Strapped and desperate, Will goes to Danny for financial aid. Good thing, too, because that’s the day that Danny happens to be pulling off a high-stakes $32 million bank heist involving a half-dozen dubiously qualified henchmen. He’ll give Will the money to save his wife if he helps with the robbery. Apparently Will can just join them without any prior knowledge of the plan, which is really convenient. Bay then quickly cuts to a jacked-up montage of Danny and his men strutting in slo-mo, so they all must be professionals.

The robbery goes sideways, many people fly through plate glass windows, and cars crash into each other while swooping cameras capture all the carnage. Danny’s on-the-fly escape plan for him and Will is to hijack an ambulance with a bleeding-out police officer who they shot. If he dies, then they’re cop killers, so they have to keep him alive while also trying to shake the dozens of cop cars chasing after them. There’s really no off-ramp, metaphorically or literally, once they get going, although Danny has an idea that involves an underworld kingpin, a lot of decoy vehicles, and an underpass at the 105/405 freeway interchange. “We’re a locomotive and we don’t stop!” screams Danny.

Yahya Abdul-Mateen II and Jake Gyllenhaal sweat the big stuff in Michael Bay’s ‘Ambulance’.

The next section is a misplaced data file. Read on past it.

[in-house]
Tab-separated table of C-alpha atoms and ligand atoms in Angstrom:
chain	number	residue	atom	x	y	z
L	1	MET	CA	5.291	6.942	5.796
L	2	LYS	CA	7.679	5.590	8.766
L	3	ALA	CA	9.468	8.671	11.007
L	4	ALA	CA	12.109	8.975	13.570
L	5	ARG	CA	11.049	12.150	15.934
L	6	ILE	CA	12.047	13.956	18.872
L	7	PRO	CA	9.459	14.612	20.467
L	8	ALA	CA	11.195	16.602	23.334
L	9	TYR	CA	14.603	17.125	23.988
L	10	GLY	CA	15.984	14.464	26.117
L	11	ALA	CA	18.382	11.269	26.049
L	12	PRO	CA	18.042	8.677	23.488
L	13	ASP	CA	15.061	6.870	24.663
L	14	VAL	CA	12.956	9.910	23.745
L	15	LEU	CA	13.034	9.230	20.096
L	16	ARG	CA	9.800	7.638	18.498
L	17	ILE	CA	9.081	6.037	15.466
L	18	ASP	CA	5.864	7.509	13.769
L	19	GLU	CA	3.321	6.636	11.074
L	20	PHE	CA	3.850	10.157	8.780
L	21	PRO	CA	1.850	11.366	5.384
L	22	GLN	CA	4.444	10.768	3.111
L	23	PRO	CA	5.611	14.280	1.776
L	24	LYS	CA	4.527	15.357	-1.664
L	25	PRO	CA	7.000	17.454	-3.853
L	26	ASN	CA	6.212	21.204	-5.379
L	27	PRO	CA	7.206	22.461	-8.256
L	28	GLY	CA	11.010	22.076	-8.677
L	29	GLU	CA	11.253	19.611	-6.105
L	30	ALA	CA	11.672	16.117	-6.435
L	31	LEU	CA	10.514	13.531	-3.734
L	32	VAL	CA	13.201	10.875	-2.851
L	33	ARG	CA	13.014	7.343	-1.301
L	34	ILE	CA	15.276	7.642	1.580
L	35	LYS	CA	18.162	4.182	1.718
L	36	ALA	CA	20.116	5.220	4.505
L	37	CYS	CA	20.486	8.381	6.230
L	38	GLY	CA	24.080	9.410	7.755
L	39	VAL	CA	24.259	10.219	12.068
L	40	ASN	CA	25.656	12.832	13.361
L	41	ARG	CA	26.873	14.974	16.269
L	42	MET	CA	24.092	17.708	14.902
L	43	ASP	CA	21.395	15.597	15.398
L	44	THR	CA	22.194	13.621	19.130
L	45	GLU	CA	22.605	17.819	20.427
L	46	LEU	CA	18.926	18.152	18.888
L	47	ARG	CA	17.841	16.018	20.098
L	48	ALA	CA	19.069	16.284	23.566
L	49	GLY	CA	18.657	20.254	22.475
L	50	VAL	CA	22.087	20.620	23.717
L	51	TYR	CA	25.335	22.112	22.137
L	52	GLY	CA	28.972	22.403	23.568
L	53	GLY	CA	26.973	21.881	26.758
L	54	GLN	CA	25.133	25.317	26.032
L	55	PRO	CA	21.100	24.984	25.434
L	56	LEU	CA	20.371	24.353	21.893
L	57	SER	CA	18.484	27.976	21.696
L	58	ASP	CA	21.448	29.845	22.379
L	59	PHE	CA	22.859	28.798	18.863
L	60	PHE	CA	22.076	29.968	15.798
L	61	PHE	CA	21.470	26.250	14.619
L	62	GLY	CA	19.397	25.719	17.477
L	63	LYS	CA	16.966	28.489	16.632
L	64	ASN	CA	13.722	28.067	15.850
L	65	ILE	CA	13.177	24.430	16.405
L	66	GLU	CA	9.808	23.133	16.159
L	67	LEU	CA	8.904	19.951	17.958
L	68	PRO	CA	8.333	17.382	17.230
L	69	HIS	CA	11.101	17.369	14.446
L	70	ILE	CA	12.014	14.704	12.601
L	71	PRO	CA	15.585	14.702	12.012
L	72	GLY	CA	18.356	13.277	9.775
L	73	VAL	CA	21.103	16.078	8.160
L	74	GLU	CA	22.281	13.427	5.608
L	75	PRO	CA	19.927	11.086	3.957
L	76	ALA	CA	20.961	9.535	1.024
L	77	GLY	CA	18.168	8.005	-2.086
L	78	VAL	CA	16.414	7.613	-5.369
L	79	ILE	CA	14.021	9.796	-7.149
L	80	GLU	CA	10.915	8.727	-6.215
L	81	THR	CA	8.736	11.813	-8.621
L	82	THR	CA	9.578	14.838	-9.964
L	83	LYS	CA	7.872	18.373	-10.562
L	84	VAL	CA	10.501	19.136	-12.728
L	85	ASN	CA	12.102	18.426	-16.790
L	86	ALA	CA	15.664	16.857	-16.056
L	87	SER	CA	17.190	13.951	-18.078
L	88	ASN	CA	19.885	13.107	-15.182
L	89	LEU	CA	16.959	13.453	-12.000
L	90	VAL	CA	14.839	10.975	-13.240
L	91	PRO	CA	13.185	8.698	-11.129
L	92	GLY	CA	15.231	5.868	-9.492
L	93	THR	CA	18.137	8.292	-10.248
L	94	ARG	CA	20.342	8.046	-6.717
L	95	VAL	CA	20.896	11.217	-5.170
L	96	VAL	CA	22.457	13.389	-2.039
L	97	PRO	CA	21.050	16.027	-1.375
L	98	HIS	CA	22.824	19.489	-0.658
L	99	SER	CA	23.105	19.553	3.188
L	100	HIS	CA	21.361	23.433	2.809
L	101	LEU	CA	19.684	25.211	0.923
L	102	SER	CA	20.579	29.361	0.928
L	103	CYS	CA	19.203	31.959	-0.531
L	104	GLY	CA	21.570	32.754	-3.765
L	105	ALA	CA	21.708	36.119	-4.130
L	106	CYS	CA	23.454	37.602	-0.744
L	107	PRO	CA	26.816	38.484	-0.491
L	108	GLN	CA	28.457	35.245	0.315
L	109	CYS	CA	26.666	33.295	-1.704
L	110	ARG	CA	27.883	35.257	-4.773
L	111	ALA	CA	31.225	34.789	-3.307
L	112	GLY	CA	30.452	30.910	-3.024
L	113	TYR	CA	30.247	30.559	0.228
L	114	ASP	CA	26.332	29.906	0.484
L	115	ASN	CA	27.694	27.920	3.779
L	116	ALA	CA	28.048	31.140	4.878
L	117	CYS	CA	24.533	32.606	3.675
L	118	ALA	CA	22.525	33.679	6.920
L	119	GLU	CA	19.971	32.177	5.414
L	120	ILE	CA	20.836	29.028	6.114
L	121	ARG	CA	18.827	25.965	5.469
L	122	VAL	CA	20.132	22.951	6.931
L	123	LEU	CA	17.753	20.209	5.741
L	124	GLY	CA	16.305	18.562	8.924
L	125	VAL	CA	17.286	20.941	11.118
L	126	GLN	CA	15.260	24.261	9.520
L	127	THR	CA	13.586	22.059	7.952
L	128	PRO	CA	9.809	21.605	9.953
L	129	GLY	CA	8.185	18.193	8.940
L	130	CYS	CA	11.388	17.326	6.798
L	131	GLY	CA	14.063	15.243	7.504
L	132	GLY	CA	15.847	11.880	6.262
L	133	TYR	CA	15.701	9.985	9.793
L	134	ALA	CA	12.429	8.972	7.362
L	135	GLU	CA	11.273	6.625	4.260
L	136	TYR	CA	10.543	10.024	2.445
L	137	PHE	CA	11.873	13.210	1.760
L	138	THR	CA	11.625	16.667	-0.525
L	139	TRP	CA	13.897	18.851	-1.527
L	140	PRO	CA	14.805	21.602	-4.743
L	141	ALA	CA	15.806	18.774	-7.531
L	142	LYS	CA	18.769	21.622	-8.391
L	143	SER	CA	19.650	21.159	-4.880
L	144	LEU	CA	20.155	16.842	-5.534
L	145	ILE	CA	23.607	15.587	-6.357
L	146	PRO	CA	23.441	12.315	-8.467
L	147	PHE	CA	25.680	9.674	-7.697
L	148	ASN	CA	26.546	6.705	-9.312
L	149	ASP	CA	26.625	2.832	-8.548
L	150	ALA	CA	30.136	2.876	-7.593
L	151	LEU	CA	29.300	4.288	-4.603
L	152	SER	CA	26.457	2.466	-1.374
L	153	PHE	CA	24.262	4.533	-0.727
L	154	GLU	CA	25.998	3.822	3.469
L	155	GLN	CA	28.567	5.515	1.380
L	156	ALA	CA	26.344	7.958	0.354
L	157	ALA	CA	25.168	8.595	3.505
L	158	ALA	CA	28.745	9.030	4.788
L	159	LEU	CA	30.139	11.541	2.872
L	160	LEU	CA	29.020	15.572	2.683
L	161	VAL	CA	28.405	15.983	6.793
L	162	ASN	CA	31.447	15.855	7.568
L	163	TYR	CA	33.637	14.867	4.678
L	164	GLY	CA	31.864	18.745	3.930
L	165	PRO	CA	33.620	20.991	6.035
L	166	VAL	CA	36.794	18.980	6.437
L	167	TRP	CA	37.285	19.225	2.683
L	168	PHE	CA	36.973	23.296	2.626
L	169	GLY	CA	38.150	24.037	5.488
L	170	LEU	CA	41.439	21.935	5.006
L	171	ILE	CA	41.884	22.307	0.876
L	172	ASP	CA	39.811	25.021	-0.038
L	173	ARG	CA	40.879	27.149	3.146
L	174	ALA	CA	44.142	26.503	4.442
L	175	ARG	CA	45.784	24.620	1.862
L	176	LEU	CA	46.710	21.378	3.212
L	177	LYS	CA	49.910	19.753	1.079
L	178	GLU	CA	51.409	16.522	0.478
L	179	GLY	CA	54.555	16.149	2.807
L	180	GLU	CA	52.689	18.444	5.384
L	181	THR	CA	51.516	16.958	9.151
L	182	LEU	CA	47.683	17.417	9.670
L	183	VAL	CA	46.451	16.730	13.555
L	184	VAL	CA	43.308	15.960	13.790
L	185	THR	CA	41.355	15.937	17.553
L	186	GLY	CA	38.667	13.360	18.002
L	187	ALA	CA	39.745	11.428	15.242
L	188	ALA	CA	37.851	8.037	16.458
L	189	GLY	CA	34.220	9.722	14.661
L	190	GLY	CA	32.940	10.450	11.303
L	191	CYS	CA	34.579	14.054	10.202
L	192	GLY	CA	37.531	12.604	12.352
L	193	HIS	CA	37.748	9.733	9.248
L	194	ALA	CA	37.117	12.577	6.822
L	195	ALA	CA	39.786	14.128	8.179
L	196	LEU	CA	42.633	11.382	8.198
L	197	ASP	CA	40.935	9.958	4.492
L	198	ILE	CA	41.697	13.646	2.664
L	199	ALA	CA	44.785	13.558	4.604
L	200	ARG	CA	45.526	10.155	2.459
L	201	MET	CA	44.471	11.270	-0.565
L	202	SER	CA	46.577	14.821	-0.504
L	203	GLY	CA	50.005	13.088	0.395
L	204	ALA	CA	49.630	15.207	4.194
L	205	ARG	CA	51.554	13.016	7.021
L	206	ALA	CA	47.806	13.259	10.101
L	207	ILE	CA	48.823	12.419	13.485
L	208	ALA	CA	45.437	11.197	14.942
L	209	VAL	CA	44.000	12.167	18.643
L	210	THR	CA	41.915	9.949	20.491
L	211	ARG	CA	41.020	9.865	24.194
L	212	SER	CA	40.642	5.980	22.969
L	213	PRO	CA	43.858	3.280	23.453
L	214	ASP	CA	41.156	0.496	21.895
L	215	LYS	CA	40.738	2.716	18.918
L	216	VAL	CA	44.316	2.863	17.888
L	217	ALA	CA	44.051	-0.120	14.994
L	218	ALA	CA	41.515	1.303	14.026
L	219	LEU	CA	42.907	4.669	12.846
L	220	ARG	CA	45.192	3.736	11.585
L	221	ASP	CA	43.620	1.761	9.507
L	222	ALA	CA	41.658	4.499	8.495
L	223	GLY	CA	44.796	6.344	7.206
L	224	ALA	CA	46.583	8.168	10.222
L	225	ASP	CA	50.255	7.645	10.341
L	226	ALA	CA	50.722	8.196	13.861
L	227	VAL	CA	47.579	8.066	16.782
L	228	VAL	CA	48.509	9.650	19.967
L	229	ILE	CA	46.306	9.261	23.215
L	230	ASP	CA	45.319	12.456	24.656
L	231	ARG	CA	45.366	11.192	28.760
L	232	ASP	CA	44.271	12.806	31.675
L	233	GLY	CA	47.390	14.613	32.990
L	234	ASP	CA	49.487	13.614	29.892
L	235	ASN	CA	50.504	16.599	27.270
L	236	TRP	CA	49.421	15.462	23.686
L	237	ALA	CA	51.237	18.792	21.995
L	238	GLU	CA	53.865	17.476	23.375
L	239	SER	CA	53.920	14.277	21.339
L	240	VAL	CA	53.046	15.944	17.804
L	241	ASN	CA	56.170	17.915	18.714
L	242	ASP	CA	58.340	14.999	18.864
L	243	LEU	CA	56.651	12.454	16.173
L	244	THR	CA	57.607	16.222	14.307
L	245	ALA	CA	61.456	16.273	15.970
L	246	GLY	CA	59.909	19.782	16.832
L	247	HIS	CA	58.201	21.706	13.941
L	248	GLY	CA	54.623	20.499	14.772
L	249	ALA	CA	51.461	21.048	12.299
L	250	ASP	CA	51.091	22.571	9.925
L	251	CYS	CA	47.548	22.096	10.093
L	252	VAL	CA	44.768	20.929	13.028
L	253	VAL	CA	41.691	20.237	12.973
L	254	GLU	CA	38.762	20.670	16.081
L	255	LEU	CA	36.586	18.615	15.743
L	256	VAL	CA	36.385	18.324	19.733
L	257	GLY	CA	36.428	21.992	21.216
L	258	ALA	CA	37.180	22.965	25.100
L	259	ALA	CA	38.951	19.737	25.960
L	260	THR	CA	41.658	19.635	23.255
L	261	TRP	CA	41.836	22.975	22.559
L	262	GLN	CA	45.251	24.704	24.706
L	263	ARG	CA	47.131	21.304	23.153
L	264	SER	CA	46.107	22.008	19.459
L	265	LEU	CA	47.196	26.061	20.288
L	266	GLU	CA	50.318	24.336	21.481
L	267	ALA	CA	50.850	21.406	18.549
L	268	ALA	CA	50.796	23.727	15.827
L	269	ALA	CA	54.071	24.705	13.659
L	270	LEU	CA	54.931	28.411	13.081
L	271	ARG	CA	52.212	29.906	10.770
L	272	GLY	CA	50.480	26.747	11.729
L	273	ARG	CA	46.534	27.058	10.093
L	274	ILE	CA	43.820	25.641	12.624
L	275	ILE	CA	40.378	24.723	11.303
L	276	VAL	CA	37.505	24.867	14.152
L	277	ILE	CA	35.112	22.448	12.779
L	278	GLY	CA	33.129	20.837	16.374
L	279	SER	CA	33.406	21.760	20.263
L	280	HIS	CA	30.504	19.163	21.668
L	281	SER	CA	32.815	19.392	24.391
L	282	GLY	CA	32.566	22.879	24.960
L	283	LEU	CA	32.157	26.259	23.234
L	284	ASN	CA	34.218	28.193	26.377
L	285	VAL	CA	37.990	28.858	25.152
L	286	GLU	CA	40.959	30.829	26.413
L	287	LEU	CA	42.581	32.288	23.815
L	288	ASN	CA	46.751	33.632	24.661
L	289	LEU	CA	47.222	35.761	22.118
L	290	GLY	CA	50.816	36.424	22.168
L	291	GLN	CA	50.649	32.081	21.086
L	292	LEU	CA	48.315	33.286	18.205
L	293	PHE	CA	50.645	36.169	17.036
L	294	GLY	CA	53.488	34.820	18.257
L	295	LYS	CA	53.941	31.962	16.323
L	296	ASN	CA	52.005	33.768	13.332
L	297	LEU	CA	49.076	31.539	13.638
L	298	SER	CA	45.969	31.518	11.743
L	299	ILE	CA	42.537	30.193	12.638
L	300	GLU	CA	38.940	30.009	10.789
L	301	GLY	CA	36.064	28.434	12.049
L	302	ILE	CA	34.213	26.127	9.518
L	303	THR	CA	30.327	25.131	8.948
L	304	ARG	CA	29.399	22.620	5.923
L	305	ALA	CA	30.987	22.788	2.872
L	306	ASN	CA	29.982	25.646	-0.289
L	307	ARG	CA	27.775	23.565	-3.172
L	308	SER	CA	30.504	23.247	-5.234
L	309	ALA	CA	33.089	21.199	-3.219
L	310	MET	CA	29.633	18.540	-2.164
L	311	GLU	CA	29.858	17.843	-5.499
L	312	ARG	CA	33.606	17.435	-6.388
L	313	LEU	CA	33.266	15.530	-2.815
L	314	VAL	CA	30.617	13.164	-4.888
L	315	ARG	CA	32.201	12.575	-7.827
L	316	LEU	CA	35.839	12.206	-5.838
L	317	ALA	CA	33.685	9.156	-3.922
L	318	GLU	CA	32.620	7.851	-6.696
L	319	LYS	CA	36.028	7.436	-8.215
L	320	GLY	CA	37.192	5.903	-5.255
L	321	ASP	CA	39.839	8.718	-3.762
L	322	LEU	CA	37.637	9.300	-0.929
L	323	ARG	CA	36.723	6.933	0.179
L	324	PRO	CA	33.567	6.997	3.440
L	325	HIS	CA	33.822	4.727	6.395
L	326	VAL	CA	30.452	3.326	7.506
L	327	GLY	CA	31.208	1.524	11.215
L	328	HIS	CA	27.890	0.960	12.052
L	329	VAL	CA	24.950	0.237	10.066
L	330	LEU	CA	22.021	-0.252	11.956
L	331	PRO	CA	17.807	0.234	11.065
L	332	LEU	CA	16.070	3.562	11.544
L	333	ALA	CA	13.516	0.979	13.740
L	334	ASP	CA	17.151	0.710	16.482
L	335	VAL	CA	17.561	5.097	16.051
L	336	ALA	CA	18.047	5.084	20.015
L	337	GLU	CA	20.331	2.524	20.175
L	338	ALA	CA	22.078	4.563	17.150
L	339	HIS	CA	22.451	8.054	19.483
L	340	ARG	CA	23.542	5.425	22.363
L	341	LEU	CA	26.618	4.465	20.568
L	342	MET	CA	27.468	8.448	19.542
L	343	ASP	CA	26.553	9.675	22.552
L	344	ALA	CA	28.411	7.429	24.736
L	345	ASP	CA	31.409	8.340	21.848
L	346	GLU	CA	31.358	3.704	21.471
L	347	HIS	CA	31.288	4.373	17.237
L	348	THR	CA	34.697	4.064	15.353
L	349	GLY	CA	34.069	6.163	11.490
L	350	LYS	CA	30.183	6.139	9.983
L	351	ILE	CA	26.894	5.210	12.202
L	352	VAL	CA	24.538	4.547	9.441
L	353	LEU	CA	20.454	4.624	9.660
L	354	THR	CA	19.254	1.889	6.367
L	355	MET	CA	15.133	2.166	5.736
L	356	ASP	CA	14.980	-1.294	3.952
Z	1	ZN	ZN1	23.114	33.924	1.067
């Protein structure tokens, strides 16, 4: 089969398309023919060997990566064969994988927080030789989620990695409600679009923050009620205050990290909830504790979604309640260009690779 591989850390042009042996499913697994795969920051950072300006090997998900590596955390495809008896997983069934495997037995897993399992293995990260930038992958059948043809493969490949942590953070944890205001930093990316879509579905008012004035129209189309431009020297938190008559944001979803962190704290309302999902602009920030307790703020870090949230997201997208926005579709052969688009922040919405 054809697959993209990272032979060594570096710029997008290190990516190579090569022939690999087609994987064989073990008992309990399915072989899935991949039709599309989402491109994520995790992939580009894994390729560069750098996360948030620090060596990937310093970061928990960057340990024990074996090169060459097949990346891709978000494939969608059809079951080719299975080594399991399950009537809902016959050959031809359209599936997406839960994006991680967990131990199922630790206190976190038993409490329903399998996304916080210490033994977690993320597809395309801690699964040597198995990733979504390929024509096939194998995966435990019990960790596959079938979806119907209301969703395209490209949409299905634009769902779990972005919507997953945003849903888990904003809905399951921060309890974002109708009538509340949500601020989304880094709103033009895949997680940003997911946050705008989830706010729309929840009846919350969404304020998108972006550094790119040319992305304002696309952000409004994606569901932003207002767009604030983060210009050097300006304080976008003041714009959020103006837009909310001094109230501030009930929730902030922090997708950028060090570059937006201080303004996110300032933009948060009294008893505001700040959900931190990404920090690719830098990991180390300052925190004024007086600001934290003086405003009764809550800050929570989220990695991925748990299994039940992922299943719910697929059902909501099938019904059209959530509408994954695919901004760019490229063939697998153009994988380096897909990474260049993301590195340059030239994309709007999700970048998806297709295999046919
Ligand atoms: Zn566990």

Because Michael Bay never earns emotion in his movies, he peppers us with signifiers of tender resonance: slow-motion flashbacks of Will and Danny as kids playing in a yard serve as their backstory. Teary-eyed FaceTime conversations between Will and his wife show how devoted they are to each other. Sunlight-dappled moments and swelling orchestral drones frame the knee-jerk Hallmark heartstrings. It’s a fill-in-the-blanks approach to the human condition.

Ambulance has so many other characters that Bay reduces them to one-line descriptors and wardrobe choices. There’s police officer Zach (Jackson White), the rookie just out of the academy who ends up with a bullet in his belly, and Camille (Eiza González), the ace paramedic who can keep anyone alive for 20 minutes and says things like “It’s just a job.”